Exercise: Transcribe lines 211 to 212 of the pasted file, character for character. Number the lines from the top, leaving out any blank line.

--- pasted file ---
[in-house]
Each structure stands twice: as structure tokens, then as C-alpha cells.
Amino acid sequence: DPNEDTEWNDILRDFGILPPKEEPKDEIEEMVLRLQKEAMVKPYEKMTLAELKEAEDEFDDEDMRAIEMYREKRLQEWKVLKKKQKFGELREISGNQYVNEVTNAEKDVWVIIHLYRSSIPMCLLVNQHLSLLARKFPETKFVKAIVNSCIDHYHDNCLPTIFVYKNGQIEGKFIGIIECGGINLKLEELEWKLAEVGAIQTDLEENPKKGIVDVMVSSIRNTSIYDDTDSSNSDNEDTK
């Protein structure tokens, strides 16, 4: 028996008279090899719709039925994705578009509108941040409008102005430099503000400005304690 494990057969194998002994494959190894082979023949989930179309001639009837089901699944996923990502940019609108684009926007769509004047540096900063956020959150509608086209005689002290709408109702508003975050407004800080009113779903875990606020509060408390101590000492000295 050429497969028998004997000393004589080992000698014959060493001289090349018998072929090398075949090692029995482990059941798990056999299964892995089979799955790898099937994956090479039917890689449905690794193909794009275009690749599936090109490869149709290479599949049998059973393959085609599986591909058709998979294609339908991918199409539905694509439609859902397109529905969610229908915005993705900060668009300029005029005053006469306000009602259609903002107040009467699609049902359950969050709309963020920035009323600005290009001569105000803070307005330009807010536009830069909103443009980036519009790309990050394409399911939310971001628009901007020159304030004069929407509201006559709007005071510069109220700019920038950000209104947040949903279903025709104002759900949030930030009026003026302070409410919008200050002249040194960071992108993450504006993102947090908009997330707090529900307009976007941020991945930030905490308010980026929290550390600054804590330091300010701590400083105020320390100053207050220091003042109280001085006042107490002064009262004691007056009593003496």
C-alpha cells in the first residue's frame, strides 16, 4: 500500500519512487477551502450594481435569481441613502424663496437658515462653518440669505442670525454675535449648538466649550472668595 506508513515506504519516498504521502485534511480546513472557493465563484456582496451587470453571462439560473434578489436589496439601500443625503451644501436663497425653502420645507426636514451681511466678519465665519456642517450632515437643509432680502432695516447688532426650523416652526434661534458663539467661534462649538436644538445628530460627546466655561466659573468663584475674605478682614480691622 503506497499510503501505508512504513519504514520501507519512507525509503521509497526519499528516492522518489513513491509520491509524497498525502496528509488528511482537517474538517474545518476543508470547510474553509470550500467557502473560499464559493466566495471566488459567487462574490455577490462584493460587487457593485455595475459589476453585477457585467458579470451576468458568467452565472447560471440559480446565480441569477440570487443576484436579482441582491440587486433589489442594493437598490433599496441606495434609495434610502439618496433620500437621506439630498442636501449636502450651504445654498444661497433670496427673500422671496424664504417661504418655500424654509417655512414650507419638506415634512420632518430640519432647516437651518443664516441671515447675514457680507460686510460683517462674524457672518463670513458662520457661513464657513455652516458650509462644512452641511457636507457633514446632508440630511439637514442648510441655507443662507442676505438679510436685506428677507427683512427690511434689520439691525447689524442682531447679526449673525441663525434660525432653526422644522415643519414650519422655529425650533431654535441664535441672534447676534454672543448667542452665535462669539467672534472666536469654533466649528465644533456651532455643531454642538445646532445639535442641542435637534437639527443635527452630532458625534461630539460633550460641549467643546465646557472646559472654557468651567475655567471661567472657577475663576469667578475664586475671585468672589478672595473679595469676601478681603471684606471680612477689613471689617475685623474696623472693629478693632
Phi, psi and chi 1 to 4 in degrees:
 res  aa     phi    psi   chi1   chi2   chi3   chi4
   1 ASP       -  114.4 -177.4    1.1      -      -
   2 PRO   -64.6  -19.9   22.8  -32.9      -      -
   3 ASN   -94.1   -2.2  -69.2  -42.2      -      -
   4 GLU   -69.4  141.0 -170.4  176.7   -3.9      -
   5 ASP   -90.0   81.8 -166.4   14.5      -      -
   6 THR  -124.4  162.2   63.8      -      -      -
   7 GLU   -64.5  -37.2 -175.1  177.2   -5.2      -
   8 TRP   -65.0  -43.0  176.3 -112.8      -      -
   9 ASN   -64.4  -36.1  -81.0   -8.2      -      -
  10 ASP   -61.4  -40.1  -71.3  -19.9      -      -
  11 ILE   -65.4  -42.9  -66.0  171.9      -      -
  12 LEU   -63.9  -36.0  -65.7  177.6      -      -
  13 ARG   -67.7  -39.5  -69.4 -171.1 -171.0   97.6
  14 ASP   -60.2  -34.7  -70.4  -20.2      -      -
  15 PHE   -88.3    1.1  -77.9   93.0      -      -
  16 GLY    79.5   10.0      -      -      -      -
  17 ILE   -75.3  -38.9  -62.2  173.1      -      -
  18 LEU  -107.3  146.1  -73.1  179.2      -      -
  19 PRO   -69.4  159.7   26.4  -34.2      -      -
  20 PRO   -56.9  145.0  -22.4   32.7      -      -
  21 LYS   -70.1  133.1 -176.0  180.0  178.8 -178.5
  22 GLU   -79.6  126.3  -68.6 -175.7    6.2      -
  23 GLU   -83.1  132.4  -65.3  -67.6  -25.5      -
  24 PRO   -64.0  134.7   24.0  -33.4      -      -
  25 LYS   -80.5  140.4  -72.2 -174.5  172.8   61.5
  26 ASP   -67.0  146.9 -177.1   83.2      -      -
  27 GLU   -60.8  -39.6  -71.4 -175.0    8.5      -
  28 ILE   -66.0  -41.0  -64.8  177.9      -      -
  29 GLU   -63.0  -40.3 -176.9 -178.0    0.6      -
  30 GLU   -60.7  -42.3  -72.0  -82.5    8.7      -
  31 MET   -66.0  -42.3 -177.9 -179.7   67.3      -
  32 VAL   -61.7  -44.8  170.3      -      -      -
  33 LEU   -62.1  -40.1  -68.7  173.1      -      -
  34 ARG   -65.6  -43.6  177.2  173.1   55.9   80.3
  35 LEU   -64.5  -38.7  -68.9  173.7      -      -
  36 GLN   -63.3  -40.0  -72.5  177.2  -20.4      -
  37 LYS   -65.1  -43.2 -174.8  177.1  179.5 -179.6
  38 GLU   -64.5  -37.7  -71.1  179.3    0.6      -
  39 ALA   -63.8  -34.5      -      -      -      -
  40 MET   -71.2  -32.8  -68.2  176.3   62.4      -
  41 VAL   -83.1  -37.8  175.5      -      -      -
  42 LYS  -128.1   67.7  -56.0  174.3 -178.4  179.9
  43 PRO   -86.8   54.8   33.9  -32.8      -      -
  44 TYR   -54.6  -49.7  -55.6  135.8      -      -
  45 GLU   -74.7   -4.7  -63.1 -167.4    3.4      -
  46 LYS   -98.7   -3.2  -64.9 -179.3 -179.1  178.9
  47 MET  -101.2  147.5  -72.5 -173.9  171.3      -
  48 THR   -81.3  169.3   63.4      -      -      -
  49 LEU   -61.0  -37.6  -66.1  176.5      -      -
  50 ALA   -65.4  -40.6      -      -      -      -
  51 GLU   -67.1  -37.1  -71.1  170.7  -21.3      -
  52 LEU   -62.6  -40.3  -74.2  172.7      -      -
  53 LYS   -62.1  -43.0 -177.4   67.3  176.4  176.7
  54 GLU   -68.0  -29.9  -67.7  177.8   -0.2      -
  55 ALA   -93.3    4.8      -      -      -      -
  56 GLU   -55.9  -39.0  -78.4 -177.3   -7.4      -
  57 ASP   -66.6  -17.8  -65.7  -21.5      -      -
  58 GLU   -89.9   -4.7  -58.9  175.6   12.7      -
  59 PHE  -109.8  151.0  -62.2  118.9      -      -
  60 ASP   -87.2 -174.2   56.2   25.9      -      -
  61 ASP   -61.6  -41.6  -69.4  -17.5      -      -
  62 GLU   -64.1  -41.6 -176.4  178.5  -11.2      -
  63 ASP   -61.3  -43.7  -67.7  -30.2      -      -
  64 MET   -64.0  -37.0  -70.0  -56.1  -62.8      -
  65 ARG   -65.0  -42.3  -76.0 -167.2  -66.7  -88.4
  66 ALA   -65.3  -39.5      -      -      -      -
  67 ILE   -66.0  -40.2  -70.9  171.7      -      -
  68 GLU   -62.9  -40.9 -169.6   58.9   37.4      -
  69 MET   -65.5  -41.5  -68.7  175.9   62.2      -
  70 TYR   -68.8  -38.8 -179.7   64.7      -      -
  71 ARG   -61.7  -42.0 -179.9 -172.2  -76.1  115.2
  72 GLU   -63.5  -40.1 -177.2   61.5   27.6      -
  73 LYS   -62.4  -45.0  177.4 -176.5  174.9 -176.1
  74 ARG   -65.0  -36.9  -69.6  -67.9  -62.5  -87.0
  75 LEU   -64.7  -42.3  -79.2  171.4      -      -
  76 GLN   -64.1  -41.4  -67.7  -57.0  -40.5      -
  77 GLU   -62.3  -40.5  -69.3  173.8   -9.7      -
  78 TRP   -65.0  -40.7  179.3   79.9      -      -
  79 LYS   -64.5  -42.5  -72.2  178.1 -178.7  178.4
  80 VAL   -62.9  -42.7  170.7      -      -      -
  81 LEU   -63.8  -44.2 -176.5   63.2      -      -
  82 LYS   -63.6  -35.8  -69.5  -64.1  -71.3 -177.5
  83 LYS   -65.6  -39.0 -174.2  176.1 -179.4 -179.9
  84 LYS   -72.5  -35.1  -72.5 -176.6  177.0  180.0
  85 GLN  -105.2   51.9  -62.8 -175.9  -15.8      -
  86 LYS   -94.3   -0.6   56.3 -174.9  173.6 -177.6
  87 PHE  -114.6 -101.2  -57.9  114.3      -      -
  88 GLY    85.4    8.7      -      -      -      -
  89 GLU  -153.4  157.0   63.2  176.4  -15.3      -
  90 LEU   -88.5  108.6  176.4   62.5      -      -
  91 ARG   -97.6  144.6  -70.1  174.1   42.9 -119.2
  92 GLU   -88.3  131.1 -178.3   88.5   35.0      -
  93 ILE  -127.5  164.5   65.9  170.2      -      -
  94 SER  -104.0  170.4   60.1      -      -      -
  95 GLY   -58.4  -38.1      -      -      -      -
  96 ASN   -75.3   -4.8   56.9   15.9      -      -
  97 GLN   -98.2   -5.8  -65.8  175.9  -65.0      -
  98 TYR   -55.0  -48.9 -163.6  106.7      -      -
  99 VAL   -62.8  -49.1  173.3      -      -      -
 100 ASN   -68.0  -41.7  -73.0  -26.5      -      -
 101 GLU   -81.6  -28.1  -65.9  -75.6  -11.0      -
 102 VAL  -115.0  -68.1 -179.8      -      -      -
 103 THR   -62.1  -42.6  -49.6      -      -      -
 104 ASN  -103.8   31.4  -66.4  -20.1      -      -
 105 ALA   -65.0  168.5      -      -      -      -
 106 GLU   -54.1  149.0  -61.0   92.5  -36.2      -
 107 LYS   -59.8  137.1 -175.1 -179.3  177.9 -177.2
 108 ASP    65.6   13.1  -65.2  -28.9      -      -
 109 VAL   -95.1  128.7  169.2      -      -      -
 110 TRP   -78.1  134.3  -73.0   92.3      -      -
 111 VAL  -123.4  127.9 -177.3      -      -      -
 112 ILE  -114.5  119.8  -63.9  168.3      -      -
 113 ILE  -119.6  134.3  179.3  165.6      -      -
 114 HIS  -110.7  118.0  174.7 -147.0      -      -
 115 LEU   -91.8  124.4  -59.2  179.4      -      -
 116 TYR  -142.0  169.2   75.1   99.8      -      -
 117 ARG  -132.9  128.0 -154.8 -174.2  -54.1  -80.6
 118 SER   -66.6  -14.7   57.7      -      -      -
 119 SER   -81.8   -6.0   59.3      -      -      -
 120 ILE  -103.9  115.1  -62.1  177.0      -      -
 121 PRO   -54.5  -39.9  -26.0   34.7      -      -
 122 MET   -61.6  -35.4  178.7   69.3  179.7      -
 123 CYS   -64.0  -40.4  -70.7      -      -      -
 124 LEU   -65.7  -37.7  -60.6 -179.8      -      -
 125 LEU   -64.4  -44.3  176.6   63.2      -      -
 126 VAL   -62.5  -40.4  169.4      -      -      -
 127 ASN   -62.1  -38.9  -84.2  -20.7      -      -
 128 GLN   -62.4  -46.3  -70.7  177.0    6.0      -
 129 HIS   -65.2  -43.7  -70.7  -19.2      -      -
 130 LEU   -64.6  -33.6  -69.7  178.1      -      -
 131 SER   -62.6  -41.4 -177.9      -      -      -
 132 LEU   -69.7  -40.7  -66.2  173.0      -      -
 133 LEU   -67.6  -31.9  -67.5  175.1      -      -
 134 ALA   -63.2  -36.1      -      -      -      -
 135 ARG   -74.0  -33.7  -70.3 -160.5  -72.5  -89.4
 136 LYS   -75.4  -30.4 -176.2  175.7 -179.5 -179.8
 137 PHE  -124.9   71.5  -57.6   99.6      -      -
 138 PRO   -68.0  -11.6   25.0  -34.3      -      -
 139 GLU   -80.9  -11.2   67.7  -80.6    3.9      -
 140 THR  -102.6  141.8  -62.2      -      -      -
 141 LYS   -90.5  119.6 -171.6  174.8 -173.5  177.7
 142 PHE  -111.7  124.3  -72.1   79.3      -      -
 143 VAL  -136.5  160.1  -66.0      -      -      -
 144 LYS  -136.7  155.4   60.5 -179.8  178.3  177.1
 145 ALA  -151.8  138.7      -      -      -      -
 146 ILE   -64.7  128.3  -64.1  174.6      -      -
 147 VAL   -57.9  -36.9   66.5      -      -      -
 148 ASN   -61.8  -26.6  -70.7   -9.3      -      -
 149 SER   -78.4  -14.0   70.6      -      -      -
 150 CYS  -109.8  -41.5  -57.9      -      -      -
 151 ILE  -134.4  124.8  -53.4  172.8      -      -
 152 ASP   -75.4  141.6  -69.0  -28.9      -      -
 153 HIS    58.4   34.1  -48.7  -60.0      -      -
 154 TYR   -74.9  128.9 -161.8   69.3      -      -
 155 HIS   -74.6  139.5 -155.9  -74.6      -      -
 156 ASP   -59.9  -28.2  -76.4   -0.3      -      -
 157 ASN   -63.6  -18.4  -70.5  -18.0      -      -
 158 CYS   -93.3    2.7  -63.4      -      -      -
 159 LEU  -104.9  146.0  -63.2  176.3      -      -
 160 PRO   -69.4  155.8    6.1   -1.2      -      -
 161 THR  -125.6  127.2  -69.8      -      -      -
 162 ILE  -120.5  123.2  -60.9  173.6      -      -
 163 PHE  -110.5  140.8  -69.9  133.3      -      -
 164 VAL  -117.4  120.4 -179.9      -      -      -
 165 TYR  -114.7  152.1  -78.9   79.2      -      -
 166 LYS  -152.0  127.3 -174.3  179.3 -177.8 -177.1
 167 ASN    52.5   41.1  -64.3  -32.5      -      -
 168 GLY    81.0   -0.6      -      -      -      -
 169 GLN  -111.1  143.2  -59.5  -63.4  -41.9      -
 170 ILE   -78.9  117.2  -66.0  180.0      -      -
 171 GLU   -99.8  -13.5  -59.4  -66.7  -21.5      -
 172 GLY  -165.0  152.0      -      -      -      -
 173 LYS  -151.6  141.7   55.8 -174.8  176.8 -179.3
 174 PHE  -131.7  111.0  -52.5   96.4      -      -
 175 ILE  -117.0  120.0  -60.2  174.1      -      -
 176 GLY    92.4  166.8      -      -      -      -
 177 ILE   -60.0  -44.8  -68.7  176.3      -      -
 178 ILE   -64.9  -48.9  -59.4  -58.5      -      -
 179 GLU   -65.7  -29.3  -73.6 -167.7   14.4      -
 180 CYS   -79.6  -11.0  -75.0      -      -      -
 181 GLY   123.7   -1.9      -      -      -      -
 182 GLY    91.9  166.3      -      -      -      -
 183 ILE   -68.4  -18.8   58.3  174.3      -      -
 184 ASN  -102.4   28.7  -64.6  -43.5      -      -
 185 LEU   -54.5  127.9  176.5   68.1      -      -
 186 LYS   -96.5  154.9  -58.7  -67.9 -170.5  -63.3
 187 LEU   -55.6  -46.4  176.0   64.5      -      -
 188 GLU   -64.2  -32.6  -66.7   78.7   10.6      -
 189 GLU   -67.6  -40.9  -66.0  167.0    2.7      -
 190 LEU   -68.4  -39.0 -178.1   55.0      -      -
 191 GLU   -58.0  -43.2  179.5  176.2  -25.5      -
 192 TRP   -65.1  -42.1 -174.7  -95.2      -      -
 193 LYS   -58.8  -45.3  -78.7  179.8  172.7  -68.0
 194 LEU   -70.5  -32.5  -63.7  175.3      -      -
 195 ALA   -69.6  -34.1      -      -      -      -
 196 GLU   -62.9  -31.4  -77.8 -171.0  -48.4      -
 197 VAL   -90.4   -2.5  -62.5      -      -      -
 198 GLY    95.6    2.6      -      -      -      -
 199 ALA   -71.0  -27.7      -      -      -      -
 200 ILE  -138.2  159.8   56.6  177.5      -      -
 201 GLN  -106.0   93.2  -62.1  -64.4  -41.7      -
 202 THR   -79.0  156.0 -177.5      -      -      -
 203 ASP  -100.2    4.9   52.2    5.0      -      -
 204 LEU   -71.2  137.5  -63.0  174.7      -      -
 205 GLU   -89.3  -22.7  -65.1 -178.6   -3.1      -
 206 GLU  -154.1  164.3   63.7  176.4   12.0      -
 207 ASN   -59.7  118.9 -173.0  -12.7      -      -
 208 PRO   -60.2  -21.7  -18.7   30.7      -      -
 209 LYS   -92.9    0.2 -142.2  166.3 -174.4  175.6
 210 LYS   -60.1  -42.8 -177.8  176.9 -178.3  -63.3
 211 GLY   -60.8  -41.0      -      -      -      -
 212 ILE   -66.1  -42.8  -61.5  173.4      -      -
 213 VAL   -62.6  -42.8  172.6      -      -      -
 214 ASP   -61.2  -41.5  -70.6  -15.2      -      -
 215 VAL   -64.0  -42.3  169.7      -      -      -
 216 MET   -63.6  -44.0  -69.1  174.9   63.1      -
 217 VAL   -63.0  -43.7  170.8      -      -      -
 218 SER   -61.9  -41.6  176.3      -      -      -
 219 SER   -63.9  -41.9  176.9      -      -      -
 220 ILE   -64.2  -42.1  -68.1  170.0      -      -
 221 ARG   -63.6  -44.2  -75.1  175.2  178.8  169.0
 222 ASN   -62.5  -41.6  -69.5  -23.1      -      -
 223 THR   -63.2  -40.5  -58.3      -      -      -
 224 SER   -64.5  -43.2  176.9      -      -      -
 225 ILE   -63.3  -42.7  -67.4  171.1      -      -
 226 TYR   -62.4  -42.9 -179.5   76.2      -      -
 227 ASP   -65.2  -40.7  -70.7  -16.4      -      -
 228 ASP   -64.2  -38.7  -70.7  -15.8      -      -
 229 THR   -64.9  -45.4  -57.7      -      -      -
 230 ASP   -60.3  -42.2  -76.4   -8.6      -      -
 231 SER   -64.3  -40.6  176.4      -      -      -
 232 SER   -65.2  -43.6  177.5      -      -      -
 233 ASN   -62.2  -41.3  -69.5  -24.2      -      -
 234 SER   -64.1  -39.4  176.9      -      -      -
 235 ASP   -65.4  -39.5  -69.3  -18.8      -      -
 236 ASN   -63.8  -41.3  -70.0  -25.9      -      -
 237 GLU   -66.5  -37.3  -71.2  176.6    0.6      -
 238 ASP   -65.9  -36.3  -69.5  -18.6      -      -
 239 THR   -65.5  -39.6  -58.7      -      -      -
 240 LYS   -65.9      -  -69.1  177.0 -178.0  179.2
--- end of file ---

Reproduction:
 204 LEU   -71.2  137.5  -63.0  174.7      -      -
 205 GLU   -89.3  -22.7  -65.1 -178.6   -3.1      -